Meanwhile, sales of veg boxes increased by 111%. Better Food Traders, a national network of sustainable food retailers, saw a 35% increase in orders for sustainable organic veg boxes. A social enterprise wholesaler that supplies veg boxes across London found that their farmers were not experiencing the same disruption as others. This was due to loyal customers, fair trading arrangements, hyper-local distribution methods and mixed year-round cropping that provides not only nutritious fresh food, but also year-round and well-paid jobs for farm workers that are also compatible with family life. Notably, they did not experience the same farm worker shortages that are now undermining prospects for the coming harvest. There are many systemic issues to be learned from such experiences for whole food system resilience.
7. Why was so much public money given to supermarkets and not local shops and suppliers?
Why did so much of the government intervention channel people to the big supermarket chains, ignoring smaller and neighbourhood outlets and food suppliers who desperately needed the business?
When the Government identified the initial 1.5m clinically vulnerable who needed to shield, one of the first things they did was work with the big supermarkets to prioritise delivery slots to those households, with this option promoted on national and local government websites. The government signed a contract for £208m with Brake Brothers and BFS Group to provide food parcels to approximately 350,000 people (although demand was reportedly higher).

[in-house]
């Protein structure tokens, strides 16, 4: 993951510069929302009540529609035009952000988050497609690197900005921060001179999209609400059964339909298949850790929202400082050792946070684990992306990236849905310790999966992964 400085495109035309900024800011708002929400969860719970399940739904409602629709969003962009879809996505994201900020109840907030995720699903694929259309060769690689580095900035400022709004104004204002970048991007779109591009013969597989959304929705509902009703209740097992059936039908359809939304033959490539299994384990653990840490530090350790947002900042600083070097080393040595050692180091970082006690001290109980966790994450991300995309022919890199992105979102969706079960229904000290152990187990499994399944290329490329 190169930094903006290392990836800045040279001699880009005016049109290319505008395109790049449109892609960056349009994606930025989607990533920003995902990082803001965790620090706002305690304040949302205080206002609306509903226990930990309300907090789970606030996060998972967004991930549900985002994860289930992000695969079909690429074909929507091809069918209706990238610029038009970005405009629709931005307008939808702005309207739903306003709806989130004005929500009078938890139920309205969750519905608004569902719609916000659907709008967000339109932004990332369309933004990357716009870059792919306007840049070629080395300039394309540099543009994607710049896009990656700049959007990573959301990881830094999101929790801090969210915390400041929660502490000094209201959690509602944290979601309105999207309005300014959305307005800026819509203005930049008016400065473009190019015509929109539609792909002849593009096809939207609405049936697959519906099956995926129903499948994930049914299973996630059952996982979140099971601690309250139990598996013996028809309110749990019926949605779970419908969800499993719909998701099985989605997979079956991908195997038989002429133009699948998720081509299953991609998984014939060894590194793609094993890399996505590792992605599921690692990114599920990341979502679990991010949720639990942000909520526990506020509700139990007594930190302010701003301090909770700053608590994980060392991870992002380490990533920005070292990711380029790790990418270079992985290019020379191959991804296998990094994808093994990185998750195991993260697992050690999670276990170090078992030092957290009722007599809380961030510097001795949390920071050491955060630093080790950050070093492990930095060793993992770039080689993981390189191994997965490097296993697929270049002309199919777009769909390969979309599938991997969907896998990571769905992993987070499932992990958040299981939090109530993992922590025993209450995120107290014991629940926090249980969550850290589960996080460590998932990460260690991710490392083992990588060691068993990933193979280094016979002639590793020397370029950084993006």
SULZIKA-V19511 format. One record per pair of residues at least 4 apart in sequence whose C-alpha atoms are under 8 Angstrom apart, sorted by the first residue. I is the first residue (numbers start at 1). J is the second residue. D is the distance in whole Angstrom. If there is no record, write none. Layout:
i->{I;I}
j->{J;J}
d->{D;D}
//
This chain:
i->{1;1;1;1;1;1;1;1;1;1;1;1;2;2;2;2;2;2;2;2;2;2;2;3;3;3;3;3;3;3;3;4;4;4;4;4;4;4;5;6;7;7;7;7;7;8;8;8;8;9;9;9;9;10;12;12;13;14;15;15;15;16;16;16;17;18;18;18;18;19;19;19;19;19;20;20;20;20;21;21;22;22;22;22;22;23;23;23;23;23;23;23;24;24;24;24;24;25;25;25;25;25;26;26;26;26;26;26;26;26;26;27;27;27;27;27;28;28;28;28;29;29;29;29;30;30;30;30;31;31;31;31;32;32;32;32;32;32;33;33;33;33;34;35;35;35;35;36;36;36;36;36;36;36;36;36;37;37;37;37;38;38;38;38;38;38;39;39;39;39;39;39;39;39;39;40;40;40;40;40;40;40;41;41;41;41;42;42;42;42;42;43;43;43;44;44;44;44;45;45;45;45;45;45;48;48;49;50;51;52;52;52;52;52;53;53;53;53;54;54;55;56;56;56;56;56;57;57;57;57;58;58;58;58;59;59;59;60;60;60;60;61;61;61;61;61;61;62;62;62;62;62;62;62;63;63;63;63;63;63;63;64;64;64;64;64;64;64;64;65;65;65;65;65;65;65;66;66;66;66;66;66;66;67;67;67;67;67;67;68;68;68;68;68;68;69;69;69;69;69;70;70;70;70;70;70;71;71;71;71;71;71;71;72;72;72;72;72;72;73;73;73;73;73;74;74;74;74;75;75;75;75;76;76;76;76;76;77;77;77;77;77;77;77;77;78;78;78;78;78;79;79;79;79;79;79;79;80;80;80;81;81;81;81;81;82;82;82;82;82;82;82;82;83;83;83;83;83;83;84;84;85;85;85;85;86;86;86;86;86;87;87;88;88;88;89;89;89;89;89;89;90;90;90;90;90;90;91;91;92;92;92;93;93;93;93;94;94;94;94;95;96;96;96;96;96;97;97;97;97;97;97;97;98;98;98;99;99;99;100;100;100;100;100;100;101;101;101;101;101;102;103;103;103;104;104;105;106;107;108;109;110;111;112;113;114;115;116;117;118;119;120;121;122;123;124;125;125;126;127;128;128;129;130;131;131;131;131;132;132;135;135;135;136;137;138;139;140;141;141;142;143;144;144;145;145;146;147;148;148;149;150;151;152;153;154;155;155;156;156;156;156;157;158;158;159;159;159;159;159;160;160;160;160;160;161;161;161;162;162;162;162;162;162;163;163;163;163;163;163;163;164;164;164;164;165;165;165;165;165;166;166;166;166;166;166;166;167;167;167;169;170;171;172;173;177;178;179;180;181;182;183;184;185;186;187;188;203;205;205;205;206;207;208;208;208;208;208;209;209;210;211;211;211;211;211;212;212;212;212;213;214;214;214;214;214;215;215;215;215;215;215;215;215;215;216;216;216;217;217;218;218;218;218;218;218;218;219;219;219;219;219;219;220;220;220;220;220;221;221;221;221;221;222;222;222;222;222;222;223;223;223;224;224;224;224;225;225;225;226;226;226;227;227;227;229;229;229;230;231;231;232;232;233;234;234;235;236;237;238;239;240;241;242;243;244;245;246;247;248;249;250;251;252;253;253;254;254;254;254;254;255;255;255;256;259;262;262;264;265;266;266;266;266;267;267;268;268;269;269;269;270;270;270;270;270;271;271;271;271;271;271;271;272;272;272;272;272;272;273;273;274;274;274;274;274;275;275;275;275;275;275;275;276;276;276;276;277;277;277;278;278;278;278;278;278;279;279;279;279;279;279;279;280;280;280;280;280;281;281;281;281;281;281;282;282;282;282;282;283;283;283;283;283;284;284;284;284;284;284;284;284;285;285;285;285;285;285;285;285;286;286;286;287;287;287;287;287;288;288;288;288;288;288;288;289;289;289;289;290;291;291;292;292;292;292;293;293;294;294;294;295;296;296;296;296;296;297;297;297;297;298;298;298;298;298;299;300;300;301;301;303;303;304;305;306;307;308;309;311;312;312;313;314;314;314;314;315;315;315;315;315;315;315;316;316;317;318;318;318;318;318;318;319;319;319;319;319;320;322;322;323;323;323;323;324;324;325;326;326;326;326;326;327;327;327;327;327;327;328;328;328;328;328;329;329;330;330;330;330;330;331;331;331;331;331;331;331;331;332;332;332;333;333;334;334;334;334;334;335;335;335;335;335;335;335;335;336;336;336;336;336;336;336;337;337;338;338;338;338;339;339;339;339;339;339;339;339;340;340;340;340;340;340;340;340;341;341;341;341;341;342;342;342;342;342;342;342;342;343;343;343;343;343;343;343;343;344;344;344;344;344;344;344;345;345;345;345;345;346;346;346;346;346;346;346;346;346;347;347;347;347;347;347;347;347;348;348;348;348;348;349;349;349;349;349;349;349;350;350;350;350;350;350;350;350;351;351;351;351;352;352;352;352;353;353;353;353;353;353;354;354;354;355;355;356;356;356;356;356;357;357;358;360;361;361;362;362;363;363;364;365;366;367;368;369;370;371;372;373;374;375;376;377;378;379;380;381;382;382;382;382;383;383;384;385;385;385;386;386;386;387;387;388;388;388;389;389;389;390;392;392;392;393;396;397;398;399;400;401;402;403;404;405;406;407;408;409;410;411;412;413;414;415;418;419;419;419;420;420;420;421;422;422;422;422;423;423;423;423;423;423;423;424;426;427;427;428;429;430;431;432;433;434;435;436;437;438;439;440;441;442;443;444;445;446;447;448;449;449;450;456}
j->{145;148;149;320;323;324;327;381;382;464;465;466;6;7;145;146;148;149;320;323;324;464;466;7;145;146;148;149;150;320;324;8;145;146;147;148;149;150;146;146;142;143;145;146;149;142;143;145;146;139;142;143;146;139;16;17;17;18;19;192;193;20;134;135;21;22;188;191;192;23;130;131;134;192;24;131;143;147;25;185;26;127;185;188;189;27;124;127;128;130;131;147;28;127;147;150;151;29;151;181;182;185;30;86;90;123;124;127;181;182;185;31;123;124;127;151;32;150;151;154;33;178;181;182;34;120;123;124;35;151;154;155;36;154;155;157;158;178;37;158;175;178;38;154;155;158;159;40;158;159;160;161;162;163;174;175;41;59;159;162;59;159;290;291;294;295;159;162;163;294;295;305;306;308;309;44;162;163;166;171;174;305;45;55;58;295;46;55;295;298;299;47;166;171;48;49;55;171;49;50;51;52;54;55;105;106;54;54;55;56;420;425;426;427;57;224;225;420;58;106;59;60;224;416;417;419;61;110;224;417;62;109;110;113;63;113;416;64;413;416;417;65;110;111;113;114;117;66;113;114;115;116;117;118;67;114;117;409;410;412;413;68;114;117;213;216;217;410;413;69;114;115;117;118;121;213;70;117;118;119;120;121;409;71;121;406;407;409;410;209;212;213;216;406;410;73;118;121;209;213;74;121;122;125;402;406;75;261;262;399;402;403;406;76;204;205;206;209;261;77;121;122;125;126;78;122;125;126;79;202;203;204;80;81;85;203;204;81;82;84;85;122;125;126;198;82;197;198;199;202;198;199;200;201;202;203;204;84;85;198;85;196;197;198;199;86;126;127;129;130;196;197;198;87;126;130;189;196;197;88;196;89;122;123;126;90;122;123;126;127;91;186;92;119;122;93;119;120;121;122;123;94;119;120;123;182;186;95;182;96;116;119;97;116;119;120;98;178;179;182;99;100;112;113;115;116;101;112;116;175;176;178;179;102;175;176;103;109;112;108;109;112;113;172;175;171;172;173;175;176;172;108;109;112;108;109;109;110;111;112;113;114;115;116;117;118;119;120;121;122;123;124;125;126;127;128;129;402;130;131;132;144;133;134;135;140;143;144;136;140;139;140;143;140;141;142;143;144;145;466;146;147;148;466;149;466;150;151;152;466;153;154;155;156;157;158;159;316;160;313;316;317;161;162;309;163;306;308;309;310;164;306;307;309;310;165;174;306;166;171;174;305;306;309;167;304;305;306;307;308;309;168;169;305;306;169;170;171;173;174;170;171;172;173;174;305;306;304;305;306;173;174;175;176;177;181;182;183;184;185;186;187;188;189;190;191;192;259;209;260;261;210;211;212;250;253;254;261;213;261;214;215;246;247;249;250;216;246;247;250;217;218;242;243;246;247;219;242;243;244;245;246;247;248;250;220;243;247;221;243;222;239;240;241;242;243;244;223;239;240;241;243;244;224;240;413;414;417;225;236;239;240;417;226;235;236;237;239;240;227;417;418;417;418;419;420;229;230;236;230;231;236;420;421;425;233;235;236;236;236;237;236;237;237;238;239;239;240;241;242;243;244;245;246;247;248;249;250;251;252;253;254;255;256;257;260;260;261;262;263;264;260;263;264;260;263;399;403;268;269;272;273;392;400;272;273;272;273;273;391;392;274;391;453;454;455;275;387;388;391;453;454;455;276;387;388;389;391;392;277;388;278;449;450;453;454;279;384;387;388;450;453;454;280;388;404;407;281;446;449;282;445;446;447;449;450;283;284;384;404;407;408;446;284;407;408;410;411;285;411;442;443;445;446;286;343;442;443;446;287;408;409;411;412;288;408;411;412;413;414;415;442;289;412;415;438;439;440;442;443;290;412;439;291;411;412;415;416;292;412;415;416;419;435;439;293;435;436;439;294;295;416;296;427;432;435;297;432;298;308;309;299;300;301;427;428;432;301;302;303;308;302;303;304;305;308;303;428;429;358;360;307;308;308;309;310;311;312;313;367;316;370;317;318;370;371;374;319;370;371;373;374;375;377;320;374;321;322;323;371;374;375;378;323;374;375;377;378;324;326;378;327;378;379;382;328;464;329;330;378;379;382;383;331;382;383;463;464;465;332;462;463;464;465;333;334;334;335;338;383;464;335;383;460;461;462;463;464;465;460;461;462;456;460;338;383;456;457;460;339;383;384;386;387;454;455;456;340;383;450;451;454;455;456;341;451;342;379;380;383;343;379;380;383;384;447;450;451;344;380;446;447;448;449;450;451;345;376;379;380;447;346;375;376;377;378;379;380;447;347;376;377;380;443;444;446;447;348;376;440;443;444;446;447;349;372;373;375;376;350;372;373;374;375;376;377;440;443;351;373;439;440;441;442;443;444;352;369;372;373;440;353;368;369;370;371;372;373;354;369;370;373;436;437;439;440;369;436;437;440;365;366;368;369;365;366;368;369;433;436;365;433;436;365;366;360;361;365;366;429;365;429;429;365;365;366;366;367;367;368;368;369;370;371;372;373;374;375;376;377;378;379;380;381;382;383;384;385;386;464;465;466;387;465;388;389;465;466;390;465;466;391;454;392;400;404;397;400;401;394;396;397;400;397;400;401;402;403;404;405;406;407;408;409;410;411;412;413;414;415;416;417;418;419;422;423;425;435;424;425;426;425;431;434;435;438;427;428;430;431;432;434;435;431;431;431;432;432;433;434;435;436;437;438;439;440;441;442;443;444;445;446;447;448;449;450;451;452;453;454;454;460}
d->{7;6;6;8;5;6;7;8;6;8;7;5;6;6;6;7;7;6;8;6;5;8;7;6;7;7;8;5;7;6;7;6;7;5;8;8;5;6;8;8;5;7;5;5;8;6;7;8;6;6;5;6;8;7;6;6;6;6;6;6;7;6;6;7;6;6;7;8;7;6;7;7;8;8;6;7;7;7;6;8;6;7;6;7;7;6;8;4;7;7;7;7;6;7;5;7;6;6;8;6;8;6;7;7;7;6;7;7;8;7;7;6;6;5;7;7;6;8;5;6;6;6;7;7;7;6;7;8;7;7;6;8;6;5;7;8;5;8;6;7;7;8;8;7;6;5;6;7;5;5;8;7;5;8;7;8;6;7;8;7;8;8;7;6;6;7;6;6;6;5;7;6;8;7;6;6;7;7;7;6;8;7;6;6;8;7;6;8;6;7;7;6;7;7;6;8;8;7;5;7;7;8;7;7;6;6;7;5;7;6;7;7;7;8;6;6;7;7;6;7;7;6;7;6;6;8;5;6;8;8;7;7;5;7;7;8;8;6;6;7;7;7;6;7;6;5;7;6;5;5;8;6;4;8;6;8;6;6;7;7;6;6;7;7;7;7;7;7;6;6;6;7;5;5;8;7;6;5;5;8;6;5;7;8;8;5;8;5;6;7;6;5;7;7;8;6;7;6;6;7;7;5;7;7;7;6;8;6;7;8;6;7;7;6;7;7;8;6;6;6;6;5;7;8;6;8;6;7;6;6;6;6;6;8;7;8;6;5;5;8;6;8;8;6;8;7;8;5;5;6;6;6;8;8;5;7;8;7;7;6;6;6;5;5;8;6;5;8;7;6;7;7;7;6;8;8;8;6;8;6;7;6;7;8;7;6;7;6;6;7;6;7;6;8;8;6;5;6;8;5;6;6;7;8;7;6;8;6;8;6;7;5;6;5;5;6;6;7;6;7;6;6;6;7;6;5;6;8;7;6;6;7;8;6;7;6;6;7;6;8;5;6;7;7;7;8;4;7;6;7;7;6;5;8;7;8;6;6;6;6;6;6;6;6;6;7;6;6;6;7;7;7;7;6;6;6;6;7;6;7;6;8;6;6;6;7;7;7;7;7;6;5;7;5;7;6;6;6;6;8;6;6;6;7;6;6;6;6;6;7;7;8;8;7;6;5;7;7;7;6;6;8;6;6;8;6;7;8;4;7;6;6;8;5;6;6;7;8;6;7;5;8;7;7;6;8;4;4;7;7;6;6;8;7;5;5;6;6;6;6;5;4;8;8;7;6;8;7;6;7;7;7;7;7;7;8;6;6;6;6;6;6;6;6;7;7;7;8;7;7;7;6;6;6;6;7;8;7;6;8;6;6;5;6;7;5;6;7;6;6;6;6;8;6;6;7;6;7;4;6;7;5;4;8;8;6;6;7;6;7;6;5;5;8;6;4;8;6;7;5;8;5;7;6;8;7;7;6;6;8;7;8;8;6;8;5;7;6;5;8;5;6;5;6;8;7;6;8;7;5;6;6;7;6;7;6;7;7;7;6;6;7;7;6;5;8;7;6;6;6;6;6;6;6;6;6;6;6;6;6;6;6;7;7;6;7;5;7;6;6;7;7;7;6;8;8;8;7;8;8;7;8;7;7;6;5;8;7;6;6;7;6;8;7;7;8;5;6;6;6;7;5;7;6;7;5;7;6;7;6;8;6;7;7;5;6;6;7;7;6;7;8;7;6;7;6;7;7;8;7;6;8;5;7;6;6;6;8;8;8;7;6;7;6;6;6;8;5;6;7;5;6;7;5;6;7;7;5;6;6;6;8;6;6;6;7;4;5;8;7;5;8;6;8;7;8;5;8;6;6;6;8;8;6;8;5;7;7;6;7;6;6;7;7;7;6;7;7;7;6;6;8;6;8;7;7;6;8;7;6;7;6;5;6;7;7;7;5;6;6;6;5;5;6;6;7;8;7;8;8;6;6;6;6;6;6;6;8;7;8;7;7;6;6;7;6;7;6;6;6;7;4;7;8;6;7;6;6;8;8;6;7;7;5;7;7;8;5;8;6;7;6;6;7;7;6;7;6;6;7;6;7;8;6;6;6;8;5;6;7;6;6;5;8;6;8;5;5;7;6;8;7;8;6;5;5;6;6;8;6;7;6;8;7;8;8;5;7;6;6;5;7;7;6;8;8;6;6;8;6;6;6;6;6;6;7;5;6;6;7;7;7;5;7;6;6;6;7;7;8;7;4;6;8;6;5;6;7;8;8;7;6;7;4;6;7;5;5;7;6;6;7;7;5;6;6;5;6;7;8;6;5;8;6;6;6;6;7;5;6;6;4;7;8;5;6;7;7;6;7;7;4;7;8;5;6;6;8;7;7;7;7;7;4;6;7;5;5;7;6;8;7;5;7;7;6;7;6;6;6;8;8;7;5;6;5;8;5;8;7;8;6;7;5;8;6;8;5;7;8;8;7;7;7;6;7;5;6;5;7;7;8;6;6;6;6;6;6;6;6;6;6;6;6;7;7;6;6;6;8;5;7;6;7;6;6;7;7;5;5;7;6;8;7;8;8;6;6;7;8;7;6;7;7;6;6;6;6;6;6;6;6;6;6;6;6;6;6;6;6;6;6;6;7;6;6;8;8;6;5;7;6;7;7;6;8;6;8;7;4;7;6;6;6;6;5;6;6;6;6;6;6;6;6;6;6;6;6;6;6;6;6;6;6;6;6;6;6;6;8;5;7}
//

The Government also worked with supermarkets and big suppliers on volunteer programmes and remote methods of payment. When it was first put in place, the Edenred free school meal voucher scheme allowed parents to redeem their vouchers only in Sainsbury’s, Tesco, Asda, Morrisons, Waitrose and M&S, ignoring smaller supermarkets such as Co-op, Lidl and Aldi, and members of the Association of Convenience Stores, more accessible and affordable to diverse and lower-income families. As of 24 June 2020, £183 million worth of school food vouchers had been redeemed. This figure will not include the additional vouchers to be claimed for the rest of term time (until mid July) and then the £120 million for children’s holiday food vouchers in England – which we presume is also going out through Edenred’s system and to the same supermarkets. This is effectively a circa £300m public procurement opportunity and subsidy for big food businesses, from which diverse, smaller and accessible retail outlets have been excluded.